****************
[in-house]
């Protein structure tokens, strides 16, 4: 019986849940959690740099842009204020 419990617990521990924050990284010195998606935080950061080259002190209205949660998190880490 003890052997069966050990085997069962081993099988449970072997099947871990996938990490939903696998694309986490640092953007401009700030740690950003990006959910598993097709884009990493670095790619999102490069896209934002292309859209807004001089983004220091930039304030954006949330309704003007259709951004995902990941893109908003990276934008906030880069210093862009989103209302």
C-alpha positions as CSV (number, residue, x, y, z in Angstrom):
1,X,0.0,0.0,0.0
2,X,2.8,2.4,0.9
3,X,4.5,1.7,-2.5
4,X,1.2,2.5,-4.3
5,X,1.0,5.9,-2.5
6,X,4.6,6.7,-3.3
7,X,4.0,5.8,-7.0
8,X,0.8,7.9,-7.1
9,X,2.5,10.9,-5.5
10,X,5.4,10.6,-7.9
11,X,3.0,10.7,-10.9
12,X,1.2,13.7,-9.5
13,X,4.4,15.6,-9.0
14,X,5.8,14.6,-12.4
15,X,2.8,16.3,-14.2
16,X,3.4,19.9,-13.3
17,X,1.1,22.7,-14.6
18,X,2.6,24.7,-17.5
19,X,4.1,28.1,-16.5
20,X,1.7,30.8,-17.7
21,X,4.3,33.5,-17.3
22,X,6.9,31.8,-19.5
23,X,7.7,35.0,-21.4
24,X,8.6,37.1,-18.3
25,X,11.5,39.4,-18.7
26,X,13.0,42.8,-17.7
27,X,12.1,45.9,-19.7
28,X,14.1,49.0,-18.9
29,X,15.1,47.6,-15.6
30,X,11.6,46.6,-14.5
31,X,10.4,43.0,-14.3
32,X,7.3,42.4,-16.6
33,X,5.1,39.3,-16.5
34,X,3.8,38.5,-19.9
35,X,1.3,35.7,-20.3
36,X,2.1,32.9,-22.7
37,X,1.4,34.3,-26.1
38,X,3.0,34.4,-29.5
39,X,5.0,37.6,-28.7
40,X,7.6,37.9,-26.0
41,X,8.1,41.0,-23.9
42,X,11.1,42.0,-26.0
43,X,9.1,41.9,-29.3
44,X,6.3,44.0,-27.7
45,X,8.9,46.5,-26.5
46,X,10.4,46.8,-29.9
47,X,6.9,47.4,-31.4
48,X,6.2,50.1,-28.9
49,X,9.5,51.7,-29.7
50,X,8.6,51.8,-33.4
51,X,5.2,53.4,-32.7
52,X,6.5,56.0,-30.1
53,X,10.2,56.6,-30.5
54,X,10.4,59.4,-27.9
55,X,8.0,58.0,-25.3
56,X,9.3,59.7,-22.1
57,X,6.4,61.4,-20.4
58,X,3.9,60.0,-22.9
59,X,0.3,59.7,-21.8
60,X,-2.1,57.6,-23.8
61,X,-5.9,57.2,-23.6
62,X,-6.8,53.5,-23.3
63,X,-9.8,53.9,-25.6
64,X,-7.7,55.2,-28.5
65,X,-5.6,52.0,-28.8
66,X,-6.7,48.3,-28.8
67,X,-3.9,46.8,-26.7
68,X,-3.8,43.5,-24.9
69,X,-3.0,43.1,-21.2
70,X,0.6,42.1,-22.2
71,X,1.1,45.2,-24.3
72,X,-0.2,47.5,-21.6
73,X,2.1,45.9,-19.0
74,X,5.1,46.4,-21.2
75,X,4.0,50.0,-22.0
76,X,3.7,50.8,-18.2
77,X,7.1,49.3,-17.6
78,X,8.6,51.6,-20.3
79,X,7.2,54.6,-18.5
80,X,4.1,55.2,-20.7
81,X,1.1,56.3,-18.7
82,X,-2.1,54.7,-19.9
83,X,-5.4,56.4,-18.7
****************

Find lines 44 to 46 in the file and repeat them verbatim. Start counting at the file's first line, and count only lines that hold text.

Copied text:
41,X,8.1,41.0,-23.9
42,X,11.1,42.0,-26.0
43,X,9.1,41.9,-29.3